In order to prepare the stock solution of TMP, a 0.01-mM TMP was added to 1.0 L water. The TMP solution had a concentration of 2.9 mg/L. The UV lamps were turned on for 60 min before the start of the experiment. A 100-mL TMP solution prepared above was added to the beaker next to the UV lamps and an appropriate dosage of 1 mM of the sodium hypochlorite solution was added to the test solution containing a 2 mM phosphate buffer of 15 mL. The pH value was controlled with the solution of the buffer solution from 6.1 to 8.2. The magnetic stirrer was set at a speed of 400 rpm. The UV lamps irradiated the solution in the beaker for 20 min. At various time intervals within the 20 min, a 1 mL solution sample was taken, followed by the addition of a few drops of 0.1 M sodium thiosulfate into the solution sample in order to quench the residual chlorine. The experimentation processes for the UV alone, UV/hydrogen peroxide (H2O2) and UV/free chlorine were conducted with the same experimental procedures, and the experimentation process for free chlorine alone was similarly conducted without the UV light input.

2.1.4. Analysis Method

The concentrations of TMP were determined using high-performance liquid chromatography. The column used in the experimentation was a symmetry C18 column and the mobile phase was composed of 0.3% acetonitrile and acetic acid with a v/v ratio of 20:80. The detection wavelength was set to 280 nm with the flow rate and the column temperature to 1.0 mL/min and 28 °C, respectively. The detection limit of TMP was 3.2 µg/L.
In this study, the concentration of the H2O2 was measured using the (N,N-diethyl-p-phenylenediamine) DPD colorimetric method. The main measuring principle of the DPD colorimetric method was that in the presence of the catalyst horseradish catalase in the solution, the DPD added to the solution would be rapidly oxidized into a stable reddish substance with the molar absorption coefficient of 2.1 × 104 M−1cm−1 under the condition of UV light with a wavelength of 515 nm. For the specific detection process, a 10 mL tube was prepared, and a 0.5 M phosphate buffer solution was added to it. Then, 3 mL of the sample, which was needed to be tested, was added to the solution, which was diluted to 10 mL and poured into a 3 cm cuvette, followed by the rapid addition of the 50 µL of the DPD solution and mixing for 15 s. It was marked zero at 551 nm with a UV–visible spectrophotometer. Then 50 µL of the POD solution was added and mixed well for 50 s, and the absorbance of the solution was measured at 551 nm with a UV–visible spectrophotometer. The free chlorine stock solution, which was prepared by dilution of the 10% NaOCl solutions, were standardized using iodometry or spectrophotometry [8].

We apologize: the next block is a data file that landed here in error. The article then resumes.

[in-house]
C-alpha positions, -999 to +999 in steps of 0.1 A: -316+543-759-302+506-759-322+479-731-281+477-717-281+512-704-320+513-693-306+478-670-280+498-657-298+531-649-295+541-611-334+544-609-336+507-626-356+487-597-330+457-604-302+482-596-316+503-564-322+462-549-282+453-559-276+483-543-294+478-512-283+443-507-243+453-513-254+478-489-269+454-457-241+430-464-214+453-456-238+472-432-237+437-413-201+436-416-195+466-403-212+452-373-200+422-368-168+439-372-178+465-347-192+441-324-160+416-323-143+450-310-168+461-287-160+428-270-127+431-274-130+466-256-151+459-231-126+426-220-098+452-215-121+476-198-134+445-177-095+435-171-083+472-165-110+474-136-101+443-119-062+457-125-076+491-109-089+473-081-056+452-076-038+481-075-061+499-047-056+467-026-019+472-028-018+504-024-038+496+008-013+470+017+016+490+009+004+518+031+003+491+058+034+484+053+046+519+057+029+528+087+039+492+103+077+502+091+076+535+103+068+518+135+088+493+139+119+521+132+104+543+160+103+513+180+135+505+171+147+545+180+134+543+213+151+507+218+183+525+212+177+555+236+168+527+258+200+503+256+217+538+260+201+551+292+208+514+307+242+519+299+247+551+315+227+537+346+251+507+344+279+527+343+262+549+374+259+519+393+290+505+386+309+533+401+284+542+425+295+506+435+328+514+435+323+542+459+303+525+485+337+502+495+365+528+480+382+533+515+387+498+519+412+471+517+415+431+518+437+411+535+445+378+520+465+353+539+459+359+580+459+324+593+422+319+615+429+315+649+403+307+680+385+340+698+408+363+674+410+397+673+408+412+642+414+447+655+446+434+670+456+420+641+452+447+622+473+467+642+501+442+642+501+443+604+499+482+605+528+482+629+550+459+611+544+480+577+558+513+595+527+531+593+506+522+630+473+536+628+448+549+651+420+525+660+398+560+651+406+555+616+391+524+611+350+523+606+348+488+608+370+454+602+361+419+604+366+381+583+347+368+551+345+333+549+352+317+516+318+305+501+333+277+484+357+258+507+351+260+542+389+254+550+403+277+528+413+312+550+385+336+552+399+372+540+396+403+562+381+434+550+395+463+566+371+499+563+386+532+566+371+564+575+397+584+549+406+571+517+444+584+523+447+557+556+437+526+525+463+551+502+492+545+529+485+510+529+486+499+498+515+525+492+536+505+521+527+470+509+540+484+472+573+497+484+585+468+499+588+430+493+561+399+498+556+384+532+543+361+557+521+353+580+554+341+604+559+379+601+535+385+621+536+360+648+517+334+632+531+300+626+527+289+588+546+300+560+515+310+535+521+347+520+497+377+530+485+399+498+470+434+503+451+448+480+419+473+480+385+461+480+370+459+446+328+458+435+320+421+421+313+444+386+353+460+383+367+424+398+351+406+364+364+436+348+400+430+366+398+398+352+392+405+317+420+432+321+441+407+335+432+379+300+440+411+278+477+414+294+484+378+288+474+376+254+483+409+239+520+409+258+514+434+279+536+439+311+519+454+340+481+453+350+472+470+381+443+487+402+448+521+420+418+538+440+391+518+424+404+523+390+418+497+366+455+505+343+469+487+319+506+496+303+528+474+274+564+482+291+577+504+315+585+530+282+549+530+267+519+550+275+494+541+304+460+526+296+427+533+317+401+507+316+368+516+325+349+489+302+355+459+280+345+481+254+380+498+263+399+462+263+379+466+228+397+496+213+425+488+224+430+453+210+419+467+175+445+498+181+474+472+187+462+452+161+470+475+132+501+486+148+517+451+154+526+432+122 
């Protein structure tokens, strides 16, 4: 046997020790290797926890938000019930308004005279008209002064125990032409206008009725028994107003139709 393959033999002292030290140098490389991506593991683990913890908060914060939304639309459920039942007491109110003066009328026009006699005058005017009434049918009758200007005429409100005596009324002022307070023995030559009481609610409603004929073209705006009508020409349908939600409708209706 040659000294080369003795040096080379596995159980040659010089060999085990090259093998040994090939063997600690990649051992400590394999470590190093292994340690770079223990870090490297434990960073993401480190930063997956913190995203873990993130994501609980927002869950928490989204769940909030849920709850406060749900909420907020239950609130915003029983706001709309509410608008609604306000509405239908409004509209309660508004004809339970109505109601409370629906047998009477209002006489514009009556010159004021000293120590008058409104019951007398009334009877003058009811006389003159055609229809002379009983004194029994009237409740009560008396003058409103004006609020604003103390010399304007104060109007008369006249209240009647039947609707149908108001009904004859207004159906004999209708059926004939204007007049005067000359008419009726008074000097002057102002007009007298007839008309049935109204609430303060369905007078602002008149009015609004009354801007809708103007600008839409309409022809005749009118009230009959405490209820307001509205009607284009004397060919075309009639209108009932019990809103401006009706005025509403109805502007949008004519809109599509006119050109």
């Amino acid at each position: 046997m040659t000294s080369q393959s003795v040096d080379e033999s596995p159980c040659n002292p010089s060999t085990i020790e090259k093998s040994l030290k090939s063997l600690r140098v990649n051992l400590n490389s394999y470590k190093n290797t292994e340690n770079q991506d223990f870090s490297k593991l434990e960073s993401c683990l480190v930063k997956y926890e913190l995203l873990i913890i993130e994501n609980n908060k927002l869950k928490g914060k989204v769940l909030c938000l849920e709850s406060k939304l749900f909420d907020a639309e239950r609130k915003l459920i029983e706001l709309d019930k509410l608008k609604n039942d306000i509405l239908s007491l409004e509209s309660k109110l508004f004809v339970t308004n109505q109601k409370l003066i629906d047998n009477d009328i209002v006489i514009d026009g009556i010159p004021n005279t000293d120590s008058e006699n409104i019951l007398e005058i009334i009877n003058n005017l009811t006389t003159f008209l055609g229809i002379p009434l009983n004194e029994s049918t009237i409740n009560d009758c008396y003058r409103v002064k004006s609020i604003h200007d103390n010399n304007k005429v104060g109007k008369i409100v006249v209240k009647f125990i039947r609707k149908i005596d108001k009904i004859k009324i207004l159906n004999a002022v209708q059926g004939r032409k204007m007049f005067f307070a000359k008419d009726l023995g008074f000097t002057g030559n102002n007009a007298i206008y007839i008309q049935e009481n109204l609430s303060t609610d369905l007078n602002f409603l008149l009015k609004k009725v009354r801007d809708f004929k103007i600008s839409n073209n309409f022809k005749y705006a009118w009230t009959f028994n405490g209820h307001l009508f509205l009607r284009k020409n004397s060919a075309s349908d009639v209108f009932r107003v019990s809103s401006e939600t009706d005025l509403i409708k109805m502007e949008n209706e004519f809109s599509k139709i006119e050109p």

2.2. Equilibrium Calculation

2.2.1. Free Chlorine Equilibrium

The equilibrium concentrations of the free chlorine at various pH values were calculated by Equations (1)–(3).
HOCl OCl + H +
[ HOCl ] = 10 pH 10 pH + 10 pka 1 [ Total   HOCl ]
[ OCl ] = 10 pka 1 10 pH + 10 pka 1 [ Total   HOCl ]

2.2.2. TMP Equilibrium

The equilibrium concentrations of TMP at various pH values were calculated by Equations (4)–(11).
T M P 2 + T M P + + H +                                                   p K a 1 =   3.2  
T M P + T M P + H +                                                         p K a 2 =   7.1
δ T M P 2 + = [ T M P 2 + ] [ T M P 2 + ] + [ T M P + ] + [ T M P ] = 1 1 + [ T M P + ] [ T M P 2 + ] + [ T M P ] [ T M P 2 + ]          = 1 1 + K a 1 [ H + ] + K a 1 K a 2 [ H + ] 2 = [ H + ] 2 [ H + ] 2 + K a 1 [ H + ] + K a 1 K a 2
δ T M P + = [ T M P + ] [ T M P 2 + ] + [ T M P + ] + [ T M P ] = 1 [ T M P 2 + ] [ T M P + ] + 1 + [ T M P ] [ T M P + ]        = 1 [ H + ] K a 1 + 1 + K a 2 [ H + ] = [ H + ] K a 1 [ H + ] 2 + K a 1 [ H + ] + K a 1 K a 2
δ T M P = [ T M P ] [ T M P 2 + ] + [ T M P + ] + [ T M P ] = 1 [ T M P 2 + ] [ T M P ] + [ T M P + ] [ T M P ] + 1        = 1 [ H + ] 2 K a 1 K a 2 + [ H + ] K a 2 + 1        = K a 1 K a 2 [ H + ] 2 + K a 1 [ H + ] + K a 1 K a 2
[ T M P 2 + ] = δ T M P 2 + [ T o T a l   T M P ] = ( 10 p H ) 2 ( 10 p H ) 2 + ( 10 p H ) ( 10 p K a 1 ) + ( 10 p K a 1 ) ( 10 p K a 2 ) [ T o T a l   T M P ]